On January 6, 2017, Justice Charles E. Ramos of the Commercial Division issued an order enjoining two corporations from taking action in violation of a shareholders agreement of a third company. The case, Ciment v. SpanTran, Inc., involves a contentious shareholder dispute in which it was alleged that the shareholders agreement of one company covered governance issues concerning two other companies. Justice Ramos ruled that the third company’s shareholders agreement contemplated the acquisition of additional entities, and was thus likely to apply to the other two corporations—which had subsequently come under the ownership of the same shareholders.
The dispute centers on three companies. The first company, Morningside Translations, Inc. (“Morningside”), provides “professional translation services.” The Plaintiff, Ivan Ciment, was a founder and 10% shareholder of Morningside. The company’s majority shareholder was Josh Eisen, who owned 61% of the company. The remainder of Morningside was owned by two other shareholders. Currently, Eisen owns 51% of the shares in Morningside and Plaintiff owns 34%. The Morningside shareholder agreement specified that it applied to all business entities owned by Morningside, and also included a number of provisions protecting the company’s minority shareholders.
The second company, SpanTran, was purchased by Plaintiff and Eisen in 2007. Eisen owns 61% of SpanTran’s shares, and Plaintiff owns 39%. The third company, Morningside Evaluations (“Evaluations”), was formed in 2011 as a spin-off from Morningside. Neither SpanTran nor Morningside has its own governing documents.
On July 31, 2014, Plaintiff and Eisen entered into an interim shareholder agreement, which defined the three companies as “Common Entities” and noted that the parties were negotiating new ownership and governance documents. That interim agreement also provided that the prior shareholders agreement remained in effect. Nonetheless, the parties never concluded the contemplated governance documents.
Over the years, the parties have had multiple business disputes. In particular, according to Plaintiff, Eisen has attempted to reconfigure the Board of Directors, has attempted to arrange a merger of SpanTran and Evaluations, and has sought indemnification from SpanTran for his legal fees in a pending criminal case. Plaintiff sued SpanTran and Evaluations to enforce his claimed rights as a minority shareholder.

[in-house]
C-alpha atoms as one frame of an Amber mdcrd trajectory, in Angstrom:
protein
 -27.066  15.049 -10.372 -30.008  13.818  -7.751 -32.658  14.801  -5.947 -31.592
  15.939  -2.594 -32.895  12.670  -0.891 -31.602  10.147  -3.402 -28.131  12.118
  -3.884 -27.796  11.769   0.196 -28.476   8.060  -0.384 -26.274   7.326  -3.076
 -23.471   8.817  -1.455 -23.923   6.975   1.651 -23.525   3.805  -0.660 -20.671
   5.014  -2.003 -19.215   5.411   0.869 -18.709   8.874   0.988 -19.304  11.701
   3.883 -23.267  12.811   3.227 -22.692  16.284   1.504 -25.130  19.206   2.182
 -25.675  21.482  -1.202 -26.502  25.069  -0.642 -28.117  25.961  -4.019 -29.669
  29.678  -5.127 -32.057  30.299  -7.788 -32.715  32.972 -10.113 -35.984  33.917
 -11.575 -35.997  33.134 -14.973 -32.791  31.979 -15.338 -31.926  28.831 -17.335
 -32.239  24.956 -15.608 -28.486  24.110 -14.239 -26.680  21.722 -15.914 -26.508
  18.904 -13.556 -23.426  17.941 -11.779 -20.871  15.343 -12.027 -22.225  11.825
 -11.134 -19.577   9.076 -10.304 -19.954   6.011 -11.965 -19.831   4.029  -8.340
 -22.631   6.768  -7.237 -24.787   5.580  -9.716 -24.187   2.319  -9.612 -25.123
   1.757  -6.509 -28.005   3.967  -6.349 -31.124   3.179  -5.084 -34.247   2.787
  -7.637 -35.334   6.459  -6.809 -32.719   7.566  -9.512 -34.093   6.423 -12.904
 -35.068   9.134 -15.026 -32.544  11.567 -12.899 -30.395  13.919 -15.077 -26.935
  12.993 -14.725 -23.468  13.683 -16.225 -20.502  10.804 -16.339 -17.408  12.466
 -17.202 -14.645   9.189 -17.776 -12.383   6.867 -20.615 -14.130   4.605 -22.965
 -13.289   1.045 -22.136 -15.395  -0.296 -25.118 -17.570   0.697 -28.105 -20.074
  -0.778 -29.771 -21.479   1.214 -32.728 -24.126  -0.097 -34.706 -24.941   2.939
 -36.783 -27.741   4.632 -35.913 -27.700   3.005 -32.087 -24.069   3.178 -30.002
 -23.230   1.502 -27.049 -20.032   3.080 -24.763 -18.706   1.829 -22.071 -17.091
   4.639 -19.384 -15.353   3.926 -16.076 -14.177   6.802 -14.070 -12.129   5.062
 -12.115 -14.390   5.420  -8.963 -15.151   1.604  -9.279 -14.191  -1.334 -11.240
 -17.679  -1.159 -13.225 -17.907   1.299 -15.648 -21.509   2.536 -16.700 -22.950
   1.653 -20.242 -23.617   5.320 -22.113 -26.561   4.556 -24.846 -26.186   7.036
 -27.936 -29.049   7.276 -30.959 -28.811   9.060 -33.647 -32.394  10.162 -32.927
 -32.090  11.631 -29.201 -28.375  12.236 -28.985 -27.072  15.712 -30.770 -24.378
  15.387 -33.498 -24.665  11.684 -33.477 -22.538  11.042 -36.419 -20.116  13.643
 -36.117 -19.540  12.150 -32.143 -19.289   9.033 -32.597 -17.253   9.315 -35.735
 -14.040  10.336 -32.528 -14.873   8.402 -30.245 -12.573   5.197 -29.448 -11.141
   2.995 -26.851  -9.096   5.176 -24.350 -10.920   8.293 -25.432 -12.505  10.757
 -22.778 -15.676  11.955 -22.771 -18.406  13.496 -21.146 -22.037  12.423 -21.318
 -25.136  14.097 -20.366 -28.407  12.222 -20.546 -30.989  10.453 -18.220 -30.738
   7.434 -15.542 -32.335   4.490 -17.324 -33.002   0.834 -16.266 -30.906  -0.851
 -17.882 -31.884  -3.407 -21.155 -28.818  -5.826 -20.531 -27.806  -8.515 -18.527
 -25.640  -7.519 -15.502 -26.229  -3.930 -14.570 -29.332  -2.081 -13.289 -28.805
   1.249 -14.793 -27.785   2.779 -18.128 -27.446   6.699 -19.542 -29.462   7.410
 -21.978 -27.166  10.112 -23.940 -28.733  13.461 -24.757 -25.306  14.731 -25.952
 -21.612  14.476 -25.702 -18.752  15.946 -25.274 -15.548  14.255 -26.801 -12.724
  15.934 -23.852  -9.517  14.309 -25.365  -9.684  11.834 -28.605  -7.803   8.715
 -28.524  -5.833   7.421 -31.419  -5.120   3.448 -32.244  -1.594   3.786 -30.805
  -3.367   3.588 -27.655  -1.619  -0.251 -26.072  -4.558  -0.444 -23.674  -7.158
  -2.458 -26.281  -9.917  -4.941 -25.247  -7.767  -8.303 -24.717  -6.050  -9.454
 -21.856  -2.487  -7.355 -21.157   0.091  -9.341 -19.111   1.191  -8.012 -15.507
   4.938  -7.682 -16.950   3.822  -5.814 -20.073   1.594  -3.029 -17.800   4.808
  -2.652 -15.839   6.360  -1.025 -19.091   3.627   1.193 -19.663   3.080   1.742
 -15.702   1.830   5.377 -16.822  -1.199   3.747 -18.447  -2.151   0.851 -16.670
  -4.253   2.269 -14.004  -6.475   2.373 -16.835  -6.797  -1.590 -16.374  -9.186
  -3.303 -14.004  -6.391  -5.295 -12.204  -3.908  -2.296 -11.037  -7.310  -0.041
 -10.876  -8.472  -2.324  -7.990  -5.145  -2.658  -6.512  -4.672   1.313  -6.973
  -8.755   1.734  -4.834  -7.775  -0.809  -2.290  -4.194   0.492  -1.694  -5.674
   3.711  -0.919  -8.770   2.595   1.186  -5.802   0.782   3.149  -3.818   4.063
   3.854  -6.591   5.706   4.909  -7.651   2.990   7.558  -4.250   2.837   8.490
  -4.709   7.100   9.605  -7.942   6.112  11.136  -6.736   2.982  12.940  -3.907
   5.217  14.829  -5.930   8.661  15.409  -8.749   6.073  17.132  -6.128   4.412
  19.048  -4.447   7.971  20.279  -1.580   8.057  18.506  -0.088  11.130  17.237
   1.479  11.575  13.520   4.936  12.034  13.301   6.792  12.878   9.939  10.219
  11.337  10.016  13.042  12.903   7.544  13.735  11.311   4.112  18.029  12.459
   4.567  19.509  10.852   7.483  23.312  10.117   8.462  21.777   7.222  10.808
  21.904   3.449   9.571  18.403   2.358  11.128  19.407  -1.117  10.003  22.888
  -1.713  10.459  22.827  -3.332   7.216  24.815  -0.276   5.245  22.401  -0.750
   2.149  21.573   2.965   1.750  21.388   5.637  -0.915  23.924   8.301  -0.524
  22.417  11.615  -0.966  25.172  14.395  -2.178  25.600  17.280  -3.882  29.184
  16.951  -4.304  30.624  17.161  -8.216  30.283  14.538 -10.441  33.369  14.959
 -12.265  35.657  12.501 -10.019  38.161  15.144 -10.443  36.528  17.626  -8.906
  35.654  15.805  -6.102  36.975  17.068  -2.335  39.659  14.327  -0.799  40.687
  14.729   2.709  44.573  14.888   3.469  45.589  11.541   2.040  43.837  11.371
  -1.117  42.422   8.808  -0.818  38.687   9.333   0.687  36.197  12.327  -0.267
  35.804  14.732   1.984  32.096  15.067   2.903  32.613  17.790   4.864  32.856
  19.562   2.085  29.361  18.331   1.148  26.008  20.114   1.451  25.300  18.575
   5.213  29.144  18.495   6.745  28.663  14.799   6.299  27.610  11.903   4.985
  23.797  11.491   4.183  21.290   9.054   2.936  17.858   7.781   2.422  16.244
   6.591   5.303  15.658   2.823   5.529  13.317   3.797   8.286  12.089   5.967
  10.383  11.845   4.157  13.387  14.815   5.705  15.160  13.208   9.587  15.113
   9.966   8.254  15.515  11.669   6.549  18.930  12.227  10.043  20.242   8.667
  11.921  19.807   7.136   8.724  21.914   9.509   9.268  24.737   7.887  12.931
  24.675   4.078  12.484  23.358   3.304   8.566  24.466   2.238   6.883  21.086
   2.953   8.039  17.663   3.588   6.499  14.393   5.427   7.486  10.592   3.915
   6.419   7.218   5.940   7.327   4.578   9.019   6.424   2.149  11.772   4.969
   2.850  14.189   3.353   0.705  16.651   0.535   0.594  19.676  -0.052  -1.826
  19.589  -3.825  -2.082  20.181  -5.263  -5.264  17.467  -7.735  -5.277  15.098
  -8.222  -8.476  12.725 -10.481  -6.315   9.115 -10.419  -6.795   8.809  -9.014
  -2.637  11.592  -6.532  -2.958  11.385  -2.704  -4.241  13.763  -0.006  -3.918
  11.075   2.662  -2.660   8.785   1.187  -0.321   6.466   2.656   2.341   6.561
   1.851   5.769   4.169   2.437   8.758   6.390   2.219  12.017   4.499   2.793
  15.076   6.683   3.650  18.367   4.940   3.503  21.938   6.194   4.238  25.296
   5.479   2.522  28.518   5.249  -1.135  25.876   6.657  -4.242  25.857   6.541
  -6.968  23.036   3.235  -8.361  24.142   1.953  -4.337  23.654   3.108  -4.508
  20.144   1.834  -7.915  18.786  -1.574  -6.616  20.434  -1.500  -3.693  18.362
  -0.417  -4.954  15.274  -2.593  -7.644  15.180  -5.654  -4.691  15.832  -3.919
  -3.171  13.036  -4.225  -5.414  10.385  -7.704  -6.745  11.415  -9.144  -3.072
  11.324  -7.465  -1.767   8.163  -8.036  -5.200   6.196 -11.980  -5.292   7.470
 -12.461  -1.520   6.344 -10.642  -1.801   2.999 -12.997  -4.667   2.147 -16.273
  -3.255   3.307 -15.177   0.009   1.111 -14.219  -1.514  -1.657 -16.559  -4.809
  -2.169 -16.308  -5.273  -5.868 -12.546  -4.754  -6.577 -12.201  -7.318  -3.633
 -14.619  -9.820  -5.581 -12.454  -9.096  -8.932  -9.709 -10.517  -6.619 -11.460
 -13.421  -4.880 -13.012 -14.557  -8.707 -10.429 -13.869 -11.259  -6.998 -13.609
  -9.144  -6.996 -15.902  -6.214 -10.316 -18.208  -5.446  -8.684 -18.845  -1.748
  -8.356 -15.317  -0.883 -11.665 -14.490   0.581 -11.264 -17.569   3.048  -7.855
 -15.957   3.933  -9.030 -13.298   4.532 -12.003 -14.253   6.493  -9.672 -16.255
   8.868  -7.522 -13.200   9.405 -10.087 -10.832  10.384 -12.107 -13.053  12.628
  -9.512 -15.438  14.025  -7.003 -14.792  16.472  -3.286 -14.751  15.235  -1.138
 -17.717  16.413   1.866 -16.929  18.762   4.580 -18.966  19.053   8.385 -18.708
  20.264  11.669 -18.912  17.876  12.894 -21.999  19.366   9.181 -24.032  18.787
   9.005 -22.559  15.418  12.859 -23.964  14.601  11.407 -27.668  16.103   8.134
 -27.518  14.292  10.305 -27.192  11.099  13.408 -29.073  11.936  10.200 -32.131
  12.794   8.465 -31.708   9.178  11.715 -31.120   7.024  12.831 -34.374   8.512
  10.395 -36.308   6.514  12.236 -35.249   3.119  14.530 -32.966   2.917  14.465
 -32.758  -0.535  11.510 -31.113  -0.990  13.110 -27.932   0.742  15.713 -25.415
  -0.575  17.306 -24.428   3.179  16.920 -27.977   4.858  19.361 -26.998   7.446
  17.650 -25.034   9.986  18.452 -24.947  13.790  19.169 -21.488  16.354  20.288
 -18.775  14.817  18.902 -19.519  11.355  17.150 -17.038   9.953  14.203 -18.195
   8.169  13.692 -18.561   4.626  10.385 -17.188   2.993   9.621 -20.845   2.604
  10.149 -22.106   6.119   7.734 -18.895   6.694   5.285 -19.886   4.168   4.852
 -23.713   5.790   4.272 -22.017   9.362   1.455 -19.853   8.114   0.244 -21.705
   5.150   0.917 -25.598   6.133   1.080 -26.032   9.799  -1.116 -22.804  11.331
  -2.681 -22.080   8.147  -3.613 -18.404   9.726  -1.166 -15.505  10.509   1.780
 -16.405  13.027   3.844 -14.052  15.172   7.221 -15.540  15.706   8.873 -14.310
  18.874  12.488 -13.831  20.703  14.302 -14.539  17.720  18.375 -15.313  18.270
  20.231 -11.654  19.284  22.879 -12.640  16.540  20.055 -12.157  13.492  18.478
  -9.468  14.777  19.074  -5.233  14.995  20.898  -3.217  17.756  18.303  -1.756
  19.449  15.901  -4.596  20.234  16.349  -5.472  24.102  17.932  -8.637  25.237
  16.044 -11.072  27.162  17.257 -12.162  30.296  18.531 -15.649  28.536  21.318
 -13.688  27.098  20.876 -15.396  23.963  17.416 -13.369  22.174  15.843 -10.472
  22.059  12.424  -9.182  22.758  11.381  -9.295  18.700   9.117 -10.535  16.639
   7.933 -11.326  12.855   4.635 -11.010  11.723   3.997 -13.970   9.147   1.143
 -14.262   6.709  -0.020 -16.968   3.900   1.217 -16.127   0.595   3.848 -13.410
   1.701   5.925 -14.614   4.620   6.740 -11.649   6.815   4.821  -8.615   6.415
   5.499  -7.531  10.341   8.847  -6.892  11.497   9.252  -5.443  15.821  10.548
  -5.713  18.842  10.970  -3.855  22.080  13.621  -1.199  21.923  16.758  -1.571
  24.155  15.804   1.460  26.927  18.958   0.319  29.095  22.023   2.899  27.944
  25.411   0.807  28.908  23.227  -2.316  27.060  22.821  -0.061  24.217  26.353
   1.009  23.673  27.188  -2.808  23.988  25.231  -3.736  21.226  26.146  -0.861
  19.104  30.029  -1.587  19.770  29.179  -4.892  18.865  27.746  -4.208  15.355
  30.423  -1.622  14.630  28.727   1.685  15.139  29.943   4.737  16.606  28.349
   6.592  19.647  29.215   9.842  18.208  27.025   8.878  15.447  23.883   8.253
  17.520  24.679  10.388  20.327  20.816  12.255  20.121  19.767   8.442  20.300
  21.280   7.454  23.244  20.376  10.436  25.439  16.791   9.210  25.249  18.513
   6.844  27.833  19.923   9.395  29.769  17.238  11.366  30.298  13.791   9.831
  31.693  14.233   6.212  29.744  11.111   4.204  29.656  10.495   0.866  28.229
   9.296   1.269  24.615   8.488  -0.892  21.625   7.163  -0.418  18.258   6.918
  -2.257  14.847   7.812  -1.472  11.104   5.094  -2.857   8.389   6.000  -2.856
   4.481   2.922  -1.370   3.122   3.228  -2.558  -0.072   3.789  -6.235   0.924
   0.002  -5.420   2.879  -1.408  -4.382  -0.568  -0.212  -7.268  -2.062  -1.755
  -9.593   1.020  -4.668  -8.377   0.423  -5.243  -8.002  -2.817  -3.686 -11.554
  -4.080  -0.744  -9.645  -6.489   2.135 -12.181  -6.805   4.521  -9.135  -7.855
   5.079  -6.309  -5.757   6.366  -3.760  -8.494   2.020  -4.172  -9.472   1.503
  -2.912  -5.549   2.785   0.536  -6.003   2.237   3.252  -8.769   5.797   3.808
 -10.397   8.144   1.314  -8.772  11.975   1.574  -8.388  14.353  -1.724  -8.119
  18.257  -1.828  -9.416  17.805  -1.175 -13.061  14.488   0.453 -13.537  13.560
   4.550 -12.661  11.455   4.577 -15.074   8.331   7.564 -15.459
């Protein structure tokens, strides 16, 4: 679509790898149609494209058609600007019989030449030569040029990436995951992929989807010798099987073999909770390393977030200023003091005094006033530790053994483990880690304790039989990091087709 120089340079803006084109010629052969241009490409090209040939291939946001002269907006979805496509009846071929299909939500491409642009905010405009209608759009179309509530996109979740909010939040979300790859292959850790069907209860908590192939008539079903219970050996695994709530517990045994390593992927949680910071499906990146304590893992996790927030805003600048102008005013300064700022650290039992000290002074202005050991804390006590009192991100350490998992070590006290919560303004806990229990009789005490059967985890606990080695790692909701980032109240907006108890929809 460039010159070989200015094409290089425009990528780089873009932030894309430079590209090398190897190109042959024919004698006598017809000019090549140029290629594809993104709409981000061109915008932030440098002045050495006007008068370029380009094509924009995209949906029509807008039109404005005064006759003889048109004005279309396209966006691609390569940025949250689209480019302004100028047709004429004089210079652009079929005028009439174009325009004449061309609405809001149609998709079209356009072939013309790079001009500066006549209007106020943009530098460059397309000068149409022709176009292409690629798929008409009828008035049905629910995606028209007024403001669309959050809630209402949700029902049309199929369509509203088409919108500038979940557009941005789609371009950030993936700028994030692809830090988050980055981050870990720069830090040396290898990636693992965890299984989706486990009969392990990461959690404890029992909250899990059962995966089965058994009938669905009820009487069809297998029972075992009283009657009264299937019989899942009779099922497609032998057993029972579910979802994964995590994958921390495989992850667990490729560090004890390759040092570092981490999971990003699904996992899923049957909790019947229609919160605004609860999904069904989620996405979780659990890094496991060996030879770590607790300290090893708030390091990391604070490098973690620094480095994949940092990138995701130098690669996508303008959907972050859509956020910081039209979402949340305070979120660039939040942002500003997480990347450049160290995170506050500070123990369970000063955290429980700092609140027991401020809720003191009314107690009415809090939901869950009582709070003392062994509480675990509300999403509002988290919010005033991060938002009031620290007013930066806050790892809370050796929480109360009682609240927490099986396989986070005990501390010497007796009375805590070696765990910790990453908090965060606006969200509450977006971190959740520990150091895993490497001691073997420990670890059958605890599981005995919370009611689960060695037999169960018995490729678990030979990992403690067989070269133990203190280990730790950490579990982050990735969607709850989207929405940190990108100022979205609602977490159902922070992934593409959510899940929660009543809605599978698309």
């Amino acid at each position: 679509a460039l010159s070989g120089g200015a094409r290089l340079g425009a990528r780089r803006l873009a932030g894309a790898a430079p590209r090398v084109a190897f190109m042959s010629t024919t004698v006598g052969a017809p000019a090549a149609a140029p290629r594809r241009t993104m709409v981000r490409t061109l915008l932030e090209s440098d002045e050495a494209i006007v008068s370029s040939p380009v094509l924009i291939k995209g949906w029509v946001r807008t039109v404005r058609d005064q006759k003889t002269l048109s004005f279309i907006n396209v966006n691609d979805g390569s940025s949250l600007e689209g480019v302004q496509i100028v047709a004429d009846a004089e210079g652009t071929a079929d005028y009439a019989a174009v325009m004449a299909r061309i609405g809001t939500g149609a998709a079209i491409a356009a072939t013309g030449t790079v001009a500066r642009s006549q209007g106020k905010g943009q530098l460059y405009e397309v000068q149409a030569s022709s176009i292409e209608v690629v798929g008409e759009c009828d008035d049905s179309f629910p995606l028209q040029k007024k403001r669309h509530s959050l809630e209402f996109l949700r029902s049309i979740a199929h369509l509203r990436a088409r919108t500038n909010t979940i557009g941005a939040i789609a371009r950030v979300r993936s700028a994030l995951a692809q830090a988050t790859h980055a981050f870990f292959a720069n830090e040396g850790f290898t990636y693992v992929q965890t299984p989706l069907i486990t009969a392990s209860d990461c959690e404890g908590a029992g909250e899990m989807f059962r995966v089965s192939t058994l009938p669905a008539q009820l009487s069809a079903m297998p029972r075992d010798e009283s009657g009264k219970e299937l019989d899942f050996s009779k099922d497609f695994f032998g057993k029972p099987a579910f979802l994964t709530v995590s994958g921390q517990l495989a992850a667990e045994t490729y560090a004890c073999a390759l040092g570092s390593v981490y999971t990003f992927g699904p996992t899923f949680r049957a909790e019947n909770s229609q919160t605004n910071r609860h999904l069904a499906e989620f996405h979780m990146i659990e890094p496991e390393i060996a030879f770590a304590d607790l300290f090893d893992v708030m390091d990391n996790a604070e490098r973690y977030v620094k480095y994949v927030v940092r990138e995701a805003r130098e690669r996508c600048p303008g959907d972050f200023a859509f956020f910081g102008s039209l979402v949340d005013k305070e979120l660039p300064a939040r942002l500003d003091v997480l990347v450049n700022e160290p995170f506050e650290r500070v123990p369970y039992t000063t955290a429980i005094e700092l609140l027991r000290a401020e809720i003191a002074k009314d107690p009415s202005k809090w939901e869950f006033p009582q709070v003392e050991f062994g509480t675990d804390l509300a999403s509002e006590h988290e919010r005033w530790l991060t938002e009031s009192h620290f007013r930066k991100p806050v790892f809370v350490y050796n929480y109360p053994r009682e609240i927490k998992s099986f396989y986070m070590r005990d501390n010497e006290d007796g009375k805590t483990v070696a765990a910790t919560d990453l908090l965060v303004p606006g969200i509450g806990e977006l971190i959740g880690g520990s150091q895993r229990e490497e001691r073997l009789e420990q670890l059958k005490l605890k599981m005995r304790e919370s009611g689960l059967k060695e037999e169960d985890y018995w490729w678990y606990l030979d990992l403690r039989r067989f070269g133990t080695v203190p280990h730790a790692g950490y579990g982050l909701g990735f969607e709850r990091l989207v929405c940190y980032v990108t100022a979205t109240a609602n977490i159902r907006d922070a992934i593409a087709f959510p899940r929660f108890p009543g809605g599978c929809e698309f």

Justice Ramos began his opinion by setting out the traditional standard for a preliminary injunction, “(1) a likelihood of success on the merits, (2) irreparable injury if provisional relief is not granted, and (3) that the equities are in his or her favor.”
On the issue of the likelihood of success, Plaintiff argued that this prong was met because the Morningside shareholders agreement applies to all businesses owned by Morningside (absent a contrary agreement) such that it covered SpanTran and Evaluations as “Common Entities.” As a result, Plaintiff contended that the Morningside shareholders agreement’s minority shareholder protections also apply to SpanTran and Evaluations. SpanTran and Evaluations countered that the shareholders agreement could only apply to entities that had been in existence at the time the shareholders agreement was signed unless that contract explicitly stated otherwise.
Justice Ramos disagreed with the Defendant companies, finding that the phrase “all other entities owned” by Morningside demonstrated sufficient intent to include future entities. In Justice Ramos’s view, the shareholder agreement specifically contemplated that the parties might acquire additional entities using the same ownership strategy as had been used in connection with Morningside. While Justice Ramos observed that there may be fact issues concerning the parties’ intentions, such fact questions alone would not defeat an injunction application. Thus, Justice Ramos found that Plaintiff had established a likelihood of success given that the Morningside minority shareholder protections likely applied to the two additional companies.
On this irreparable injury prong, Plaintiff argued that he would suffer irreparable harm because of his potential loss of corporate control over SpanTran and Evaluations. Plaintiff further suggested that if the shareholders agreements are modified, he could lose the opportunity to object to a merger. The Defendant companies argued that Plaintiff could not show irreparable injury, because he lacks standing to prohibit such corporate changes in his role as a minority shareholder. Further, the companies asserted that any harm could be compensated by money damages.
Justice Ramos held that Plaintiff had made an adequate showing of irreparable harm. Justice Ramos found that without an injunction, Plaintiff would be deprived of his “bargained-for minority rights.” Justice Ramos also ruled that such harm was not compensable by money damages because the “loss of decision making rights and corporate control is not capable of being calculated.”
Finally, Plaintiff argued that the equities where in his favor because enforcement of the shareholder and interim agreement would preserve the status-quo. The companies countered that the injunction would prevent Eisen from operating the business.
Justice Ramos ruled that the companies could not “suffer hardship merely from being bound by their contractual obligations.” Instead, Plaintiff would be prejudiced absent an injunction because he would no longer be able to take part in the governance of the corporate entities.
Under Justice Ramos’s reasoning, minority shareholder protections set out in shareholder agreements will likely carry over to later-acquired companies if the language of the contract contemplates that sort of extension.